Beijing, China - Prof. John Capowski of the law school was recently an invited speaker at an evidence symposium in Beijing, China. Entitled "The International Symposium on Evidence Law and Forensic Science: International Perspectives and the Chinese Experience," the multi-day meeting focused on China's effort to both reform and codify its evidence law. The conference was sponsored by the China University of Political Science and Law and was hosted by their Institute of Evidence Law and Forensic Science. China University, located in Beijing and focused on law and political science, has approximately 20,000 students and awards bachelor, master, and doctoral degrees in law.
The conference brought together for the first time China's evidence law scholars. Also included in the conference were representatives of China's National People's Congress, the People's Supreme Court, and the Ministry of Justice as well as other government representatives and judges. Foreign evidence scholars, in addition to Professor Capowski, included Prof. Ronald Allen, the John H. Wigmore Professor at Northwestern, and evidence professors from the United Kingdom and Australia.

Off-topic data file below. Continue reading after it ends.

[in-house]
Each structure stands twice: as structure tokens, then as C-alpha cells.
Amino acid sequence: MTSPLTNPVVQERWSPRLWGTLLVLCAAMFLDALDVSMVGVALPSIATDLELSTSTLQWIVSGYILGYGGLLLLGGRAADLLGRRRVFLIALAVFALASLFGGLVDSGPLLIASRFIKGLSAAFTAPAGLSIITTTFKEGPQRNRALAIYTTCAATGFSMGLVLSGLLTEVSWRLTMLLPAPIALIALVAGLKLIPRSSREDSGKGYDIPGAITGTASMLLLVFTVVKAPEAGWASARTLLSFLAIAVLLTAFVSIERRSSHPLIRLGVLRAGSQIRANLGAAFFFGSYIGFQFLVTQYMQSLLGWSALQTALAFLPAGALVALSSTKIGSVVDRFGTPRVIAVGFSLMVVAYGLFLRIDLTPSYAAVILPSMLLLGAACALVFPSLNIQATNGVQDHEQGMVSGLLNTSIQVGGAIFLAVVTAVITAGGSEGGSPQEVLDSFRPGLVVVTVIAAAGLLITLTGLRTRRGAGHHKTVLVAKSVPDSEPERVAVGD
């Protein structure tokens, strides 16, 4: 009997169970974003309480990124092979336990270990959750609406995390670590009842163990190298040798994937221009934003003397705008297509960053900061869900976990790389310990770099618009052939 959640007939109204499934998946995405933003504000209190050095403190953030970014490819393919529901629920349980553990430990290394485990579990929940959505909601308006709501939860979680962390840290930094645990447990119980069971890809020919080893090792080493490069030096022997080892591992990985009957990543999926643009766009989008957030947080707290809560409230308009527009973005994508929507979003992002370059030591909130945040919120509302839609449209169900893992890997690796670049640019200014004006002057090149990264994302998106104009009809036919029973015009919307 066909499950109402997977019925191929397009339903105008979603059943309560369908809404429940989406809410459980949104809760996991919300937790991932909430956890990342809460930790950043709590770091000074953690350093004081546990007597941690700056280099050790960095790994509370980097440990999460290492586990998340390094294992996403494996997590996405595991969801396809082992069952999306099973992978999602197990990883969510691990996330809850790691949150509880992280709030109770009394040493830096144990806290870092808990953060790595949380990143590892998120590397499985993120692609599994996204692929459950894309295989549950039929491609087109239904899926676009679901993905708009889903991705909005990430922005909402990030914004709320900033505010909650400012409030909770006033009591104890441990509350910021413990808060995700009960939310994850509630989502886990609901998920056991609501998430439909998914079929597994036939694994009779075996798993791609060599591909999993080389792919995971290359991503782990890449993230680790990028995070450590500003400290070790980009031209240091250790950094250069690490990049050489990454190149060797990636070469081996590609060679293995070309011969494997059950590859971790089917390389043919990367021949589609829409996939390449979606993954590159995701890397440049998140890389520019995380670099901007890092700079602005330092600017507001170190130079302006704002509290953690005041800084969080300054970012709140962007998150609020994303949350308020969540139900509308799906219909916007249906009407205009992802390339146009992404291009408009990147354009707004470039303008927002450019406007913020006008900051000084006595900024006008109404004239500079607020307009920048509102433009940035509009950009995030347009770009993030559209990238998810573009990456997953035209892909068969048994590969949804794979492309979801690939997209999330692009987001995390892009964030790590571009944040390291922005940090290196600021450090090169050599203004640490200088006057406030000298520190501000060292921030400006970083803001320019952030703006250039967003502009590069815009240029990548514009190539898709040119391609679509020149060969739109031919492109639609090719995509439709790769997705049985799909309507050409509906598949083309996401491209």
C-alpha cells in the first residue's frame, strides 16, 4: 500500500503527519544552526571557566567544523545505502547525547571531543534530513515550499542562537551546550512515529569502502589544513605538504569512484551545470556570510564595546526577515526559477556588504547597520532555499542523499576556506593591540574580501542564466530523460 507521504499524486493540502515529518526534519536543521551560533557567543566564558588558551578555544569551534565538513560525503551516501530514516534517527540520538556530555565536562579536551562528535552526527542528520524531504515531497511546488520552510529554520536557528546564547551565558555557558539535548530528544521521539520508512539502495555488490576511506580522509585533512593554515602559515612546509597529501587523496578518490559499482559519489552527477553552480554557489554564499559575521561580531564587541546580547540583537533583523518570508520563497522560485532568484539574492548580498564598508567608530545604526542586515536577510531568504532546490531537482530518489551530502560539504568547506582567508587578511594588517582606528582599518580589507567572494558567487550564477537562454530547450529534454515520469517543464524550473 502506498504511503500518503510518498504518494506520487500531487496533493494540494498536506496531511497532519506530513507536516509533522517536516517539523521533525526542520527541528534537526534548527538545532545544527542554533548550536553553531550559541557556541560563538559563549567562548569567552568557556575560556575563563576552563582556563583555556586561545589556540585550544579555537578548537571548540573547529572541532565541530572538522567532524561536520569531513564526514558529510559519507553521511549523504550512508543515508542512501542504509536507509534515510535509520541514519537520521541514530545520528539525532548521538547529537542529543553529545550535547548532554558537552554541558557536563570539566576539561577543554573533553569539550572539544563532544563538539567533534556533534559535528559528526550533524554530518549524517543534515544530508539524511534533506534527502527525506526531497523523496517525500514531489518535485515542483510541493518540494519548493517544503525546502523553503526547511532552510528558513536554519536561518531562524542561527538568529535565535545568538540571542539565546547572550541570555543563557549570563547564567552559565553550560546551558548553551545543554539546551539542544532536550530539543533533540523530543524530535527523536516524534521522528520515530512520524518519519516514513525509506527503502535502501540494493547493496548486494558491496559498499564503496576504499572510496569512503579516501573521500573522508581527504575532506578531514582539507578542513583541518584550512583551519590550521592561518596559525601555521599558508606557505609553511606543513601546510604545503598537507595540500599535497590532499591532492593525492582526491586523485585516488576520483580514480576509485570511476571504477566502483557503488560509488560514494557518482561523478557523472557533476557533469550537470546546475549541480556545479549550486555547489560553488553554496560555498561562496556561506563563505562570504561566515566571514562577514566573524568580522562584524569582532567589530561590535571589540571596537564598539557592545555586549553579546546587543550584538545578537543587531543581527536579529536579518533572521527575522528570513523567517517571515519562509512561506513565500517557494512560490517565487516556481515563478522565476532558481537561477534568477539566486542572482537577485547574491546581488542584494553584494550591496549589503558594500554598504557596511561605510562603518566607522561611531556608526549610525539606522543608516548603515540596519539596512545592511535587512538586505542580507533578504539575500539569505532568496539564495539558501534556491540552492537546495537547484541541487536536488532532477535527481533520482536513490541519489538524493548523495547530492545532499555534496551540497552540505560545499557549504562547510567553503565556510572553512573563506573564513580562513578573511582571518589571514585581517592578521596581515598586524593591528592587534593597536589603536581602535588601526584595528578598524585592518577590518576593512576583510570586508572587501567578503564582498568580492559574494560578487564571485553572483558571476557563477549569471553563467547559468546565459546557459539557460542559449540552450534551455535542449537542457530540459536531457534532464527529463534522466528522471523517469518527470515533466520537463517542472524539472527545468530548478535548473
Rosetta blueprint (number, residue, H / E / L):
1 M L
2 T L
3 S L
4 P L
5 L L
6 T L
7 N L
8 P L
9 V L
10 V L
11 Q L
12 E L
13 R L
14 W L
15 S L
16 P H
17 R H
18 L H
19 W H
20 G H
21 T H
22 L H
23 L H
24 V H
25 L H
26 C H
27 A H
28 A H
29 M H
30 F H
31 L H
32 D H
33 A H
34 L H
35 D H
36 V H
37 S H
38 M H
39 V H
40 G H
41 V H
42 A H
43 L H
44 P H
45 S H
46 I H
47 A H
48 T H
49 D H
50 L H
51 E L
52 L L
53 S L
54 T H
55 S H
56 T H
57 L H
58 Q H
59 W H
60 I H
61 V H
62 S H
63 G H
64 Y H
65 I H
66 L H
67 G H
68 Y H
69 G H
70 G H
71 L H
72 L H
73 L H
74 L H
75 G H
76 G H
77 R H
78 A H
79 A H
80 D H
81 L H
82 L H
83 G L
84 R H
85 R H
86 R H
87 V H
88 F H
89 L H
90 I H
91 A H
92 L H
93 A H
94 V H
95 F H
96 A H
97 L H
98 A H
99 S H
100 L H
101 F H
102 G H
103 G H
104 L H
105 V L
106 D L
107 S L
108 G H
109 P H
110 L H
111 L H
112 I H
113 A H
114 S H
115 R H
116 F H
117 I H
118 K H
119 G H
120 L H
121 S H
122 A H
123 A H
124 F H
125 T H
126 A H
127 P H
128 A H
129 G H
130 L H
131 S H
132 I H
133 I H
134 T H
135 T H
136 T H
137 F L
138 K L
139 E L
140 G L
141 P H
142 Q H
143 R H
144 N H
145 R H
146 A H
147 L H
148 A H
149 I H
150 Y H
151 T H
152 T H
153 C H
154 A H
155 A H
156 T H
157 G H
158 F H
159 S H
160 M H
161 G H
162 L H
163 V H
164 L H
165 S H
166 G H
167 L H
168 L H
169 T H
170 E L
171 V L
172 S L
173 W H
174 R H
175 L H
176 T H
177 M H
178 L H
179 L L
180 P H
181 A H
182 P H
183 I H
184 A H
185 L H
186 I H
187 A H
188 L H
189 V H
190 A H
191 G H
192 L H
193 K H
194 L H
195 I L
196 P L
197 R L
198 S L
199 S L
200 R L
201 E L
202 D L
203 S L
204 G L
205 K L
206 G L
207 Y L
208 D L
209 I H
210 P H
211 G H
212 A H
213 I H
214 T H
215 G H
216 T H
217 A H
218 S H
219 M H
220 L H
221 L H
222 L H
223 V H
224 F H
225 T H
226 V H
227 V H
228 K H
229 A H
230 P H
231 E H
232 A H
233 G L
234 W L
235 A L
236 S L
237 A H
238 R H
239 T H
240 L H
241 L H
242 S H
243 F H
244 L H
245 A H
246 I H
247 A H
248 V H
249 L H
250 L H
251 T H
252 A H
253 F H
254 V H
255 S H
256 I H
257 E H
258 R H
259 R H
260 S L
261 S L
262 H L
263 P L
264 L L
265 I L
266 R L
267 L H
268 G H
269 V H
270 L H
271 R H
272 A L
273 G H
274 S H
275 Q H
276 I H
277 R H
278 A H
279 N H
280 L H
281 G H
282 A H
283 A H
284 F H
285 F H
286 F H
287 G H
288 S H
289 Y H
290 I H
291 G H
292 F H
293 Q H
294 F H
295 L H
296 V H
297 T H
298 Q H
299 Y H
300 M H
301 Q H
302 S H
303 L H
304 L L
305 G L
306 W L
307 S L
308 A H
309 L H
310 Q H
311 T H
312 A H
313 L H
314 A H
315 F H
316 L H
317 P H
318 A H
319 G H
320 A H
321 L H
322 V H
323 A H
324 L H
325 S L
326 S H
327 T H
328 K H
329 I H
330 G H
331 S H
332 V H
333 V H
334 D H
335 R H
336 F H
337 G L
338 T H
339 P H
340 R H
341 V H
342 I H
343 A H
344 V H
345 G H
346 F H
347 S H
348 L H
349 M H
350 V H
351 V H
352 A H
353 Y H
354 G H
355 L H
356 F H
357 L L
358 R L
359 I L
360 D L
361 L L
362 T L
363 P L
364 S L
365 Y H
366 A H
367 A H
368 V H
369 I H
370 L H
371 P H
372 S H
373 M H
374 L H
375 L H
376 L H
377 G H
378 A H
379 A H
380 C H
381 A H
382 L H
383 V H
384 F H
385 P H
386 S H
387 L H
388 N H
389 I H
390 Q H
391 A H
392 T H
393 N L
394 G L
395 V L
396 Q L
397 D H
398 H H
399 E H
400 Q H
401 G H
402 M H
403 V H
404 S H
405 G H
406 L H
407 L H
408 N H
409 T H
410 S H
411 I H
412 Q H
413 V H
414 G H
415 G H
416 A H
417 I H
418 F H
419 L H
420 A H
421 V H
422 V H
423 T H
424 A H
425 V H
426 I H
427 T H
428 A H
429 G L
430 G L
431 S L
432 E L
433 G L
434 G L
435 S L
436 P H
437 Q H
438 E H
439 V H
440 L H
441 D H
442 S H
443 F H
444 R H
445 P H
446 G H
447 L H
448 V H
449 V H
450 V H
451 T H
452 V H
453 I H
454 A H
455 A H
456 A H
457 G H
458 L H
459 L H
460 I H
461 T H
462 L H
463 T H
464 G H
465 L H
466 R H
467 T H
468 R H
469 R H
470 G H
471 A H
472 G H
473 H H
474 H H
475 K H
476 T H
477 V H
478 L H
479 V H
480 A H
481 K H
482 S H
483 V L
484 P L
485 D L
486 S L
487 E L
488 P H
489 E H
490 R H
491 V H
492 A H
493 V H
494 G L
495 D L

Professor Capowski's presentation, entitled "Evidence Codification and Transubstantive and Bifurcated Evidence Codes," discussed the most contentious issue the Chinese are grappling with in codifying their evidence law--whether to have one evidence code or separate codes for civil and criminal law. The presentation will be published in the peer reviewed journal, Evidence Science and Forensic Science.
Following the symposium, Professors Capowski and Allen met for four hours with the committee that is drafting China's proposed evidence code. They discussed with the committee the first English translation of the draft code and will be involved in discussions with members of the committee as the process continues.